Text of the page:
Ducange spells it Valvasour (door-keeper), and Sir Henry Spelman and others believe this to be the correct interpretation; but the generally received reading is Vasvasour, the vassal of a vassal, or the holder under a mesne-lord. Thus Wace, in describing the second charge of the Conqueror at Hastings, tells us it was led by the Duke himself, at the head of "a great company, vavassors of Normandy, who to save their lord would have put their own bodies between him and the enemie's blows."

In the case of the baronial Vavasours we must, however, adopt the former signification, as they claimed to derive their name from Sir Mauger le Valvasour, door-keeper to William the Conqueror. He is not to be found in Domesday; but his grandson Sir William, who witnessed Matilda de Percy's charter of Salley Abbey, appears in the Liber Niger as a considerable land-owner in Yorkshire, and was seated at Hazelwood, near Tadcaster, still the home of his representatives. "Haselwood hath beene the chief Seat, and antient Inheritance of the Family, which Towne has a pleasant Prospect, wherein may be discovered the two Cathedrals of York and Lincoln, tho' sixty Miles asunder; and where is a remarkable Quarry of Stone; Of the Stones taken out here was the stately Church at York, built by the Bounty of Vavassours. Their being Benefactors to that Church is also evident from their Arms therein, and the Portraictures of them and the Percies in the Gate, the latter with a Peice of Timber; and of the Vavassors with a Stone in their Hands, showing the Materials each Family contributed to that stately structure."—Leland. Sir William's son Robert was for eight successive years Sheriff of Notts and Derby: and in 1208 paid a fine of 1200 marks and two palfreys to marry his daughter Maud to Fulke Fitz Warine, "an eminent baron in those days." His son John, by his wife Alice, daughter of Sir Robert Cockfield, was the father of Sir William le Vavasour, who had summons to parliament as a baron 28 Ed. I. He was a good soldier; "in arms neither deaf nor dumb;" who followed the King to the wars of Scotland and Gascony, and is spoken of in the first division at Carlaverock:—

"E de cele meis part
Fu Guillames li Vavasours,
Ky de amies ne est muet ne sours;
Baner avoit ben conoissable,
De or fyn o la dance de sable."

"He was evidently," adds Wright, "a man of esteem, as he was appointed one of the judges of the Trailbaston": and in 1290 obtained license to castellate his manor house at Hazelwood. His eldest son Walter was also summoned to parliament in 1313, but died s. p., and his barony ended with him. Henry, the younger brother, carried on the male line, and one of his descendants, Thomas Vavasour, was made a baronet by Charles I. in 1628. The great-grandson of this latter, Sir Peter, who died in 1740, was "the twenty-first Generation in a direct Line from Sir Mauger le Vavasour; Of which Family is this Observation, That they never married an Heir or buried their Wives." It continued for three more generations, ending with Sir Thomas Vavasour in 1826: but during these last descents the ancient tradition concerning the wedded life of the Vavasours was twice broken through. Sir Walter, the fifth baronet, had two wives; and his son, another Sir Walter, married an heiress. The last baronet died a bachelor, and devised his estates to his cousin Edward Marmaduke Stourton, son of Charles Philip, sixteenth Lord Stourton, who took the name of Vavasour, and was created a baronet two years afterwards.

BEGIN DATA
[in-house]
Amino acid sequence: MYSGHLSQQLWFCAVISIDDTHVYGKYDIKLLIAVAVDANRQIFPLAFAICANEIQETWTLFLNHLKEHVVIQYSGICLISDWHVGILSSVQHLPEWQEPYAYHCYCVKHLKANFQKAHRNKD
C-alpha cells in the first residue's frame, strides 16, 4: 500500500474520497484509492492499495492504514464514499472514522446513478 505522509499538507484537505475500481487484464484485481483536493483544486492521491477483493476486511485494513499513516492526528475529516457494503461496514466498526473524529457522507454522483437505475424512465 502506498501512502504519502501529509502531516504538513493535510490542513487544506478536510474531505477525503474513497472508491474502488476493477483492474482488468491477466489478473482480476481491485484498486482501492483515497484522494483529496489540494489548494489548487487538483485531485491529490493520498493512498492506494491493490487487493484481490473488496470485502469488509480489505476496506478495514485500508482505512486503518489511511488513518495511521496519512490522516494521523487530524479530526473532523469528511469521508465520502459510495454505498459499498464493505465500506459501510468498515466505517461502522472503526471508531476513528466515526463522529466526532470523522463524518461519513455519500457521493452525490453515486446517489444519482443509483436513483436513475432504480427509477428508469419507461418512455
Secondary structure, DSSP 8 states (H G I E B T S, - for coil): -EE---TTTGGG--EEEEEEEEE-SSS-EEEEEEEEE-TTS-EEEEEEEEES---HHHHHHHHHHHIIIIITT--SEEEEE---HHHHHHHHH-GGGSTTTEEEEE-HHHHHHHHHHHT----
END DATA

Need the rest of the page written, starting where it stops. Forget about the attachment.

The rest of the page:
Wotton enumerates many offsets from the parent stock of Hazelwood, seated at Weston, Acaster, Coppinthorp (Copmanthorp), Spaldington, Newton, and Danby, in Yorkshire, and Killingworth in Lincolnshire; three of whom received baronetcies. These were Sir Charles Vavasour of Killingworth, created 1611; Sir William Vavasour of Copmanthorpe, Major-General to the King of Sweden, created 1643; and Sir Henry Vavasour of Spaldington, created 1801; but the two former died s. p., and the latter alone is represented.

The Vavasour with whom the house of Weston ended in 1833, by a most unusual provision, forbade his elected heir to take his name, declaring that the place had been held by his ancestors from the time of Henry II., and that he would be the last Vavasour of Weston. One of them, in the beginning of James I.'s reign, was the unhappy cause of the famous Yorkshire Tragedy. Walter Calveley, of Calveley, madly jealous of the then Vavasour of Weston, stabbed his two eldest children and attempted to stab his wife; but the dagger glanced aside from her steel stomacher; and the youngest child, caught up by its terrified nurse, was carried to a place of safety. The murderer mounted his horse and rode away, but was overtaken and lodged in York Castle; where, having by some means ascertained his wife's innocence and the legitimacy of his children, he refused to plead, hoping to save his estate for them. He was accordingly condemned by the old cruel law to be pressed till he yielded or died; and while undergoing the agonies of this torture, implored an old servant, who had come to see him, to sit on his breast and put him out of pain. The man complied; and for this act of mercy was tried for murder, sentenced to death, and executed! The ghost of Walter Calveley is popularly believed to haunt the woods of Calveley at dead of night, galloping with his men on headless horses, and trying their speed, with the cry, "A pund of more weight—lig on, lig on!"

-- Cleveland

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